Recent Precedent 2013 - Issue 3
On 27 June 2013, Federal Parliament enacted amendments to the Fair Work Act 2009 designed to stop bullying in the workplace. The new anti-bullying measures commence on January 1, 2014 and allow workers who believe they are being bullied at work to apply to the Fair Work Commission (FWC) for an order to stop bullying in their workplace.
What do the New Laws Mean?
Any person who carries out work in any capacity for a person conducting a business or undertaking will be defined “a worker” and includes a contractor and student gaining work experience or a volunteer. A worker will be deemed to have been bullied if the worker is at work and either an individual or group of individuals repeatedly behave unreasonably towards the worker, or a group of workers of which the worker is a member and the behaviour creates a risk to health and safety.
Where the FWC is satisfied that the applicant has been bullied and that there is a risk that the bullying will continue then they may make any order it considers appropriate to prevent the worker from being bullied. Once the order to cease bullying behaviour is made by the FWC any person or entity who contravenes the order is liable to a maximum penalty of 60 penalty units ($10,200.00 for an individual and $51,000.00 for a corporation).
What Every Business Must do to Comply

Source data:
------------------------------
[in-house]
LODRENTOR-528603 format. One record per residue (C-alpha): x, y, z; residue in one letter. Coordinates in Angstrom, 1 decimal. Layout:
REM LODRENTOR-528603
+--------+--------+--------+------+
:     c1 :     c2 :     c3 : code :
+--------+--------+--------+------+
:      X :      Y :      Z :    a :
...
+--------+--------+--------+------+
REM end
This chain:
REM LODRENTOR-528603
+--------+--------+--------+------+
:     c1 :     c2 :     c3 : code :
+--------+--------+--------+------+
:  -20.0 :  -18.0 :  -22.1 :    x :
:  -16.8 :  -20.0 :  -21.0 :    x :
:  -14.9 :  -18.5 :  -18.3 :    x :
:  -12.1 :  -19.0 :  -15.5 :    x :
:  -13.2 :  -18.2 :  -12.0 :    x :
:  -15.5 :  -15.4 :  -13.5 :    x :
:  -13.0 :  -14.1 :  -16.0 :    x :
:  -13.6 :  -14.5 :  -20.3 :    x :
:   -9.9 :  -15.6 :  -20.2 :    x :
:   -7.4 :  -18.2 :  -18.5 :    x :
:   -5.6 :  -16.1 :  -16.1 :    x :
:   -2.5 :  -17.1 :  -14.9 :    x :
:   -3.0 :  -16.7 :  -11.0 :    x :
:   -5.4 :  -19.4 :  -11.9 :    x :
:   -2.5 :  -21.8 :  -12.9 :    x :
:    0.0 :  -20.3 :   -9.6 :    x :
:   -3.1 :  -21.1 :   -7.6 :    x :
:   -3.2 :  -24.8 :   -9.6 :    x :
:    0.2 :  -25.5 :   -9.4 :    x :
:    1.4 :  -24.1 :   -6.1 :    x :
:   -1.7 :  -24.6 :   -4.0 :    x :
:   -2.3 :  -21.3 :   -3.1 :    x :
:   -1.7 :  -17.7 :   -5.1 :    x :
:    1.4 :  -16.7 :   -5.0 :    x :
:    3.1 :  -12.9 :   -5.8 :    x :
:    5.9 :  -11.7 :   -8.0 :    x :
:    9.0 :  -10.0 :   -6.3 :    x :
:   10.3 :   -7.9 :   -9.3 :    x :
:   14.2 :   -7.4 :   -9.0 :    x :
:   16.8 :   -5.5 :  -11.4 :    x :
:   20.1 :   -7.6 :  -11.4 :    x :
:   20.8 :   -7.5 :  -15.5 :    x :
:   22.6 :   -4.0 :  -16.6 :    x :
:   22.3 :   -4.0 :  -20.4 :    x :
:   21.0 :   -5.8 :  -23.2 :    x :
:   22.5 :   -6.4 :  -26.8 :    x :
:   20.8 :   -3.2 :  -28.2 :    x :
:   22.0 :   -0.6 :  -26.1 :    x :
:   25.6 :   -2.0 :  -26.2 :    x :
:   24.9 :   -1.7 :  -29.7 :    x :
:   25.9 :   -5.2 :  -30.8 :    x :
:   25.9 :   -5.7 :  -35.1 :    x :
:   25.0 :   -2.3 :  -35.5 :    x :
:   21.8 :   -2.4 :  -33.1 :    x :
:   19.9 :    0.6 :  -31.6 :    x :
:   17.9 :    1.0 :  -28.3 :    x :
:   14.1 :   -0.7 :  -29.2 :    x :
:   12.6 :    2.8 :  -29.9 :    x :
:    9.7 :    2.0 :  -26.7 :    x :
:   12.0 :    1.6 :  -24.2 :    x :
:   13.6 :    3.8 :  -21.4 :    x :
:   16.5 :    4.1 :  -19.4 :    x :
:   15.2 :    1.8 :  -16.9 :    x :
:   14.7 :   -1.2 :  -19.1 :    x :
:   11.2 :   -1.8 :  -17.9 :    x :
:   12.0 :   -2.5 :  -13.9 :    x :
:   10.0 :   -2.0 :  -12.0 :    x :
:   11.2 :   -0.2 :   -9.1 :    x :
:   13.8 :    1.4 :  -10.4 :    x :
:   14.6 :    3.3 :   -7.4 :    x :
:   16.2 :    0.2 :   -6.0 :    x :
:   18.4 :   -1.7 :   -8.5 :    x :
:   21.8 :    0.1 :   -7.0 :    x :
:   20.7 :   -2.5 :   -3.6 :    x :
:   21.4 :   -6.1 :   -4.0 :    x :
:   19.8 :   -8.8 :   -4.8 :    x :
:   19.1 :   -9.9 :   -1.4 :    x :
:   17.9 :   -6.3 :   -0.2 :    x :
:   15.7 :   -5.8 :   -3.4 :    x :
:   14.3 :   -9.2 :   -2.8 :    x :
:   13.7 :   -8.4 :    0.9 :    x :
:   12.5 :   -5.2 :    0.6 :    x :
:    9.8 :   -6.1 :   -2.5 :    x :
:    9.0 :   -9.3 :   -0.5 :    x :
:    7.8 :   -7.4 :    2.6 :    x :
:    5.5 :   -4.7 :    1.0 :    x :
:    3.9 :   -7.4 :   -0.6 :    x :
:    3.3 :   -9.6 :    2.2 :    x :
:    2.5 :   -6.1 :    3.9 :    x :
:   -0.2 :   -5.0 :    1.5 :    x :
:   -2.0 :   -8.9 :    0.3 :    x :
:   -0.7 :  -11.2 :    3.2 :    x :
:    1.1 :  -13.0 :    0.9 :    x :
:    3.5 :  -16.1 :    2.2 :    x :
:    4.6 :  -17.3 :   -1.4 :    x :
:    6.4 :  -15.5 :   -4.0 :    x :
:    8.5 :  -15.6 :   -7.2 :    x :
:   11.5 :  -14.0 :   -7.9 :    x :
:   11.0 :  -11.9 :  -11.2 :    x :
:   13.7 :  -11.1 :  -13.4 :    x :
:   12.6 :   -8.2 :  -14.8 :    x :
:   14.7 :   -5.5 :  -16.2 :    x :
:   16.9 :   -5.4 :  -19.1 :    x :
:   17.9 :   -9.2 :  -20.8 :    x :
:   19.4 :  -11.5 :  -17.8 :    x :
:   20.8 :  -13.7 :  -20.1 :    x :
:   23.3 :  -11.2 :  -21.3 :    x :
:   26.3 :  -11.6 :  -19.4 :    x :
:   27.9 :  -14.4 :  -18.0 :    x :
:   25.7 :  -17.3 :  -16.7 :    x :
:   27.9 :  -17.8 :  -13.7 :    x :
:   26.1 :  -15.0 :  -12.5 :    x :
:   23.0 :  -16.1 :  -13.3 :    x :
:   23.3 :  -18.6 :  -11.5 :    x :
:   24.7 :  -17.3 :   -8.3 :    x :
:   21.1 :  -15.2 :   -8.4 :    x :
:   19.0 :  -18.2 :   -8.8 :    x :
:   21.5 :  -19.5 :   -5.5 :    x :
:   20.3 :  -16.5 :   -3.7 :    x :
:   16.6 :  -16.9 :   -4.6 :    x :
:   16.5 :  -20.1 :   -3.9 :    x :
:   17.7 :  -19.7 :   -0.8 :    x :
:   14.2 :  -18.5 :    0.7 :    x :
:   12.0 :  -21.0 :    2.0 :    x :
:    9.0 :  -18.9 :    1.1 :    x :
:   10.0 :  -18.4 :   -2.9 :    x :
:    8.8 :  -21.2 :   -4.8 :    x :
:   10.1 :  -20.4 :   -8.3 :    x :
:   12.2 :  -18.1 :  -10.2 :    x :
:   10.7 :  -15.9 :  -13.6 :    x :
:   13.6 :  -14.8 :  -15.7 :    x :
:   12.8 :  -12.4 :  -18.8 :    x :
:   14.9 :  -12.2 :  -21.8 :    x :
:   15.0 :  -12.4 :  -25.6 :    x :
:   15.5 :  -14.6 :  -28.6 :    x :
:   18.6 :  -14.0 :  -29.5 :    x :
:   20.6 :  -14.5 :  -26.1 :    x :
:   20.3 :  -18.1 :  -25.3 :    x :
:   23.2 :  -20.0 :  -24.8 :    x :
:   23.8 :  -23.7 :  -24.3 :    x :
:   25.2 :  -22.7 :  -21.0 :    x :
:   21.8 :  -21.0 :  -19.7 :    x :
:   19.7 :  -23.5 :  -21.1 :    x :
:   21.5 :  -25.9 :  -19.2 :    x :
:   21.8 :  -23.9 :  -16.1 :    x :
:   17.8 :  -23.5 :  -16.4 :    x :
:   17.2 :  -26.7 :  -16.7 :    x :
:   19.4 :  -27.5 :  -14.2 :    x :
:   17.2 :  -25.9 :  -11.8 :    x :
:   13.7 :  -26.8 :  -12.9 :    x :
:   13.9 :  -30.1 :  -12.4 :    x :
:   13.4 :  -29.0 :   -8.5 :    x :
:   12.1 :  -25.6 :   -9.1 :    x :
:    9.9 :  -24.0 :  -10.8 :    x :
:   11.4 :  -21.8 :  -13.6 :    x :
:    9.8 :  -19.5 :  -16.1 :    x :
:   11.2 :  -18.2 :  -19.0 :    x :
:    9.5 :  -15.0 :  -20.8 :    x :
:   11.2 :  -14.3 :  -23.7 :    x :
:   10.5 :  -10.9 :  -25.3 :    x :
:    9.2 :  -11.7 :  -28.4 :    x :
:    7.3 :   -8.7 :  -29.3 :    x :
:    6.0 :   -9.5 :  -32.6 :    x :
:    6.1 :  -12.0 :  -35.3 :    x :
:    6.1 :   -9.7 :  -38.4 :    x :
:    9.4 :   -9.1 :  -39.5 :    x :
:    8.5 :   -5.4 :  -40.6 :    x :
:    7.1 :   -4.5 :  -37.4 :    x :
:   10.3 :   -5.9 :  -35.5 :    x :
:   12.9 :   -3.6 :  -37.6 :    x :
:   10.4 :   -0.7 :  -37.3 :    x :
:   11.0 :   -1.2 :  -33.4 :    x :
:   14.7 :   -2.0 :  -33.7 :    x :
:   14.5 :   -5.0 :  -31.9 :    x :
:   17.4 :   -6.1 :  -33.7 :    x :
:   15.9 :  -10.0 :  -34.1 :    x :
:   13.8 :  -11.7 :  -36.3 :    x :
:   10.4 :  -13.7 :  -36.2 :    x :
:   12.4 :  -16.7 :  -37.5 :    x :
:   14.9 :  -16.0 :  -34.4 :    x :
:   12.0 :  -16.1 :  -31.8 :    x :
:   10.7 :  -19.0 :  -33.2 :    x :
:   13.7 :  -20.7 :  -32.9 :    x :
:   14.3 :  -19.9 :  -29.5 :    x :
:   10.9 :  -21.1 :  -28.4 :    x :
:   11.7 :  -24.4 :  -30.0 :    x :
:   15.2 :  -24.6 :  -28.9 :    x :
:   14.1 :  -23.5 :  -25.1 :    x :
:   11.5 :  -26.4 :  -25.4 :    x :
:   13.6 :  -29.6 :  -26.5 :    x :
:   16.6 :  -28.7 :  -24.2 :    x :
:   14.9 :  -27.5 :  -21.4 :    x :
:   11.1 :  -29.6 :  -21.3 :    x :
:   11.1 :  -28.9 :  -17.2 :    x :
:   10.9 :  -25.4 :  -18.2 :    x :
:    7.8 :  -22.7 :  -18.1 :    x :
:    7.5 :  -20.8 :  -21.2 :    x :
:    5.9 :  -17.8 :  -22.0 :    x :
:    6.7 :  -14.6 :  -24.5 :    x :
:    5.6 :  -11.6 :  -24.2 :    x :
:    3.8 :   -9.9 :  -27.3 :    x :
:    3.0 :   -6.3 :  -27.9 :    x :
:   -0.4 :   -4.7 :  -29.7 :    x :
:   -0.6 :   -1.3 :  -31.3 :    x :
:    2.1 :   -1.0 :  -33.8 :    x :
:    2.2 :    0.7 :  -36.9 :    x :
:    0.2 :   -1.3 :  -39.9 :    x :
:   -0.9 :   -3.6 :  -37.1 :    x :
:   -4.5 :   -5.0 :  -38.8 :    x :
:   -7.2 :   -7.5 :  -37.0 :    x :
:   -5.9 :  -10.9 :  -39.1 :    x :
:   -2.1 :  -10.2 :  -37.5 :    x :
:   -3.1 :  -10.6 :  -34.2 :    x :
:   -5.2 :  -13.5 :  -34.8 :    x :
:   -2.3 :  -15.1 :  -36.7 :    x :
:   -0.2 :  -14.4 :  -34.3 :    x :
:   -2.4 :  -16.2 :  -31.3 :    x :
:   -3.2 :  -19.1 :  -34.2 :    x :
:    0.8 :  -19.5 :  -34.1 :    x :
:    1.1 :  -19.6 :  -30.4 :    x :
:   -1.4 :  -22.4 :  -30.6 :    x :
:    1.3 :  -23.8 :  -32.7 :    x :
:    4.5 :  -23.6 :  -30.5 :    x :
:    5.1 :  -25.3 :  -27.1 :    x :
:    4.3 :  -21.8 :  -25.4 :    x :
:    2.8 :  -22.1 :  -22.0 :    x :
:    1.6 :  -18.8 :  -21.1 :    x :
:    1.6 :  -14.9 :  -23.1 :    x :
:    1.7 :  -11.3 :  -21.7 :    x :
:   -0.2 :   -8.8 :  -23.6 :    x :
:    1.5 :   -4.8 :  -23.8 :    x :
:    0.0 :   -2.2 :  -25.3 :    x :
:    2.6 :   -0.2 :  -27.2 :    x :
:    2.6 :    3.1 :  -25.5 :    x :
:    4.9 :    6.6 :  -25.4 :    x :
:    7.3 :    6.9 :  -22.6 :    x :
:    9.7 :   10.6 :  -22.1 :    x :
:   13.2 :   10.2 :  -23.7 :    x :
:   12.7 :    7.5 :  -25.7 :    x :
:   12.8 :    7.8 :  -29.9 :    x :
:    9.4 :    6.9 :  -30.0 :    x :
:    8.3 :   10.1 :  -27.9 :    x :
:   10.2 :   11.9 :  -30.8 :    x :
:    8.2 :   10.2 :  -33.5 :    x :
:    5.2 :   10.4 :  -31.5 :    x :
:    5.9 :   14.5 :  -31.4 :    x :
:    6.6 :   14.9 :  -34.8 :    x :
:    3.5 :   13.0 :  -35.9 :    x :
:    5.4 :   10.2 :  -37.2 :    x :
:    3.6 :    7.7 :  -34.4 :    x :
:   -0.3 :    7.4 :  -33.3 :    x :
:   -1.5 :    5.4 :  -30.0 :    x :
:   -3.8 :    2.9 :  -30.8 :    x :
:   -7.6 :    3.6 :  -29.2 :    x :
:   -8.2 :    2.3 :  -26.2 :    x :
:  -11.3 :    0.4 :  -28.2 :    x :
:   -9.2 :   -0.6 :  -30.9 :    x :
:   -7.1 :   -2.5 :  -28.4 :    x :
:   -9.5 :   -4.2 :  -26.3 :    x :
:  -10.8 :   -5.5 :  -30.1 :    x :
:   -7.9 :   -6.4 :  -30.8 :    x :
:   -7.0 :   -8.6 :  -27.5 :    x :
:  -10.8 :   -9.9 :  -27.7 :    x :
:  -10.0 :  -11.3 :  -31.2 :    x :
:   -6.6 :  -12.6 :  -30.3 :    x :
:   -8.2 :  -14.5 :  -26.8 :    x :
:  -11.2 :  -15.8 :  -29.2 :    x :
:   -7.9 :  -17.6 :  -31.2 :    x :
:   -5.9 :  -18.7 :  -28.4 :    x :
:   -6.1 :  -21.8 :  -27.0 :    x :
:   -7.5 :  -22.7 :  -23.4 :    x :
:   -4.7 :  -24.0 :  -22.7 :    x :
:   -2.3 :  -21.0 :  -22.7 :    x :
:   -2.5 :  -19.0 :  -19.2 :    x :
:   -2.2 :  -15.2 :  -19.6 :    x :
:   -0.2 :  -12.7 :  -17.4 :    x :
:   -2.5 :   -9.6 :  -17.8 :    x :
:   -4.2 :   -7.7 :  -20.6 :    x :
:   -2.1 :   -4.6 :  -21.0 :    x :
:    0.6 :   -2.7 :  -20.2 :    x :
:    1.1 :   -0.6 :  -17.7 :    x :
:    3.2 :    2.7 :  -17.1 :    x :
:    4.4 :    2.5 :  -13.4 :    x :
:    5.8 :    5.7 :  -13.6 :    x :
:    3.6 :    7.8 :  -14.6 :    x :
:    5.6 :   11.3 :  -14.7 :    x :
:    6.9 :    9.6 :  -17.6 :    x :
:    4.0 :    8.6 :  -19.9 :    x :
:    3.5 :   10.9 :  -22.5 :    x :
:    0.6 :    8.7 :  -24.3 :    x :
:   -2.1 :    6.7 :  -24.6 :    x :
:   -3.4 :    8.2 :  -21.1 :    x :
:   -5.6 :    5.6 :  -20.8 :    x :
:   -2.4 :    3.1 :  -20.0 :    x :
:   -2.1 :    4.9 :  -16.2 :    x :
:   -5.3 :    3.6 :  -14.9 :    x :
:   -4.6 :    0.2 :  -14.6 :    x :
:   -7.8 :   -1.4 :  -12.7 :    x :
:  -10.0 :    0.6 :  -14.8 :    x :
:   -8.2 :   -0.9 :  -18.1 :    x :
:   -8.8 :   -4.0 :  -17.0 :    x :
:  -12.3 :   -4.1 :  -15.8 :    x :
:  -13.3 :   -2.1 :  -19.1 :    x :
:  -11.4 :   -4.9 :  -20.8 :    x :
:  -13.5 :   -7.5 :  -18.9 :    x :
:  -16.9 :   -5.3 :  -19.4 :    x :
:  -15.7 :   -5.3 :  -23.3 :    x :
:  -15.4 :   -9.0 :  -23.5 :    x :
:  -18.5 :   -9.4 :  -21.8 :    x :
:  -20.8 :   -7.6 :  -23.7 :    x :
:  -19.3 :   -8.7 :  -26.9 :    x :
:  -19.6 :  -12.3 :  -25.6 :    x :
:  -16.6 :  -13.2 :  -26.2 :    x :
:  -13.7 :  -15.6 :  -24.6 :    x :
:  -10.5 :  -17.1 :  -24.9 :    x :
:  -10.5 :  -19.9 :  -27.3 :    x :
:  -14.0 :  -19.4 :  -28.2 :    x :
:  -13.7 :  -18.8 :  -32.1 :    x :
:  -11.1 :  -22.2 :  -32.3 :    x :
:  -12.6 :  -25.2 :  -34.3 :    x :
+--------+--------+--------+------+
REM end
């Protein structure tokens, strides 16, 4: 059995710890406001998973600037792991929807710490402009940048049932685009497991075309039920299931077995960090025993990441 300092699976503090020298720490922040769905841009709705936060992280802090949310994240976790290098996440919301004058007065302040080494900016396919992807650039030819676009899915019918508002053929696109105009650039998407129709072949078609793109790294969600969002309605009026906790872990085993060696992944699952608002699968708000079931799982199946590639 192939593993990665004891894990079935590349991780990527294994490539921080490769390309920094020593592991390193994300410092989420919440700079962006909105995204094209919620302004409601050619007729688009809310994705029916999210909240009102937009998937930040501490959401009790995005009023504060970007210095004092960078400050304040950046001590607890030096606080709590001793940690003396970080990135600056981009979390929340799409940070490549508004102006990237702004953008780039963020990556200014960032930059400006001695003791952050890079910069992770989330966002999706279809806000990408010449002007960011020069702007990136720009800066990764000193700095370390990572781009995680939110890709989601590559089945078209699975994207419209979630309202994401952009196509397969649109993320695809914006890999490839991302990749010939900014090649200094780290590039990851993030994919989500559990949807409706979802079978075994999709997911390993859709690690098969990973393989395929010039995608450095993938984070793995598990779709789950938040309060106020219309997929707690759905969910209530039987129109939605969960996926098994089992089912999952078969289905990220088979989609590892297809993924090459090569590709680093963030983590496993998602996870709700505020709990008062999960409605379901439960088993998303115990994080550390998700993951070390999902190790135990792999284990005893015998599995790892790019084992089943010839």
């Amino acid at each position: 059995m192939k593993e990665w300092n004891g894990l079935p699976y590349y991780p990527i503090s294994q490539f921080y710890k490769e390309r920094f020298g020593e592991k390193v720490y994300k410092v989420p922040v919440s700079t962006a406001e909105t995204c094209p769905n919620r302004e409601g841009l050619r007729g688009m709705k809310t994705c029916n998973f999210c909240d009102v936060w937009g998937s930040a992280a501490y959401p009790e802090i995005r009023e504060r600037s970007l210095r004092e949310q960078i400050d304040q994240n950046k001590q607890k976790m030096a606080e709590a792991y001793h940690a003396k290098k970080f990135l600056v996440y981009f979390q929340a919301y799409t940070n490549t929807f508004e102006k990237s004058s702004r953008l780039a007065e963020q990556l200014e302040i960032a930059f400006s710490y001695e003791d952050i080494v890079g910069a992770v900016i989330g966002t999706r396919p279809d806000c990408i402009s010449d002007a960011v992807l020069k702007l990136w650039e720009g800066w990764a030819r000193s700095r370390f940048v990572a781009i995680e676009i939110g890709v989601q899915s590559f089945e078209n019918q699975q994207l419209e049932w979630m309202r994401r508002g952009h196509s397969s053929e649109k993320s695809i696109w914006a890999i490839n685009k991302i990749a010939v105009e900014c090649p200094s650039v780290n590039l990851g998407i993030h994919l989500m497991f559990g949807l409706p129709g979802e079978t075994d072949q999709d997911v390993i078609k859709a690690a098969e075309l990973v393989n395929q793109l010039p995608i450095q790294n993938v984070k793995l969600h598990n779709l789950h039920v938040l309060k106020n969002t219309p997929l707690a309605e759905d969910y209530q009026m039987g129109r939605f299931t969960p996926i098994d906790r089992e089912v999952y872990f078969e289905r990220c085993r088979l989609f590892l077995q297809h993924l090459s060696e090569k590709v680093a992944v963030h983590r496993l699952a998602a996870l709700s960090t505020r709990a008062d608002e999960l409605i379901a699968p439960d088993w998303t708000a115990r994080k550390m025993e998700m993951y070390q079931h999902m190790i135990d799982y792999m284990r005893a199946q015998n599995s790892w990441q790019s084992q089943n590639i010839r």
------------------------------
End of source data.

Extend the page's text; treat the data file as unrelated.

Persons who conduct a business or undertaking will need to evaluate their workplace policies and procedures prior to the commencement of the new laws to avoid ill-informed bullying claims against them. In preparation for the new laws commencing, employers and persons conducting a business or undertaking should consider the following points:
• Does your business have a policy on bullying which all employees have been provided with and understand?;
• Is there ongoing training at all staffing levels to ensure employees understand what actually constitutes bullying and what does not?;
• Do your employees understand the difference between bullying and what could be deemed reasonable management actions or supervision of their work?; and
• Does your business have a grievance policy and a dispute resolution procedure?
Struggling to Keep Up?
By reviewing and implementing well thought out and clearly worded, bullying policies in your business which are supplemented by ongoing training for all staff you will reduce bullying in the workplace and help limit your exposure to both legitimate and unfounded bullying claims lodged with FWC by workers.Back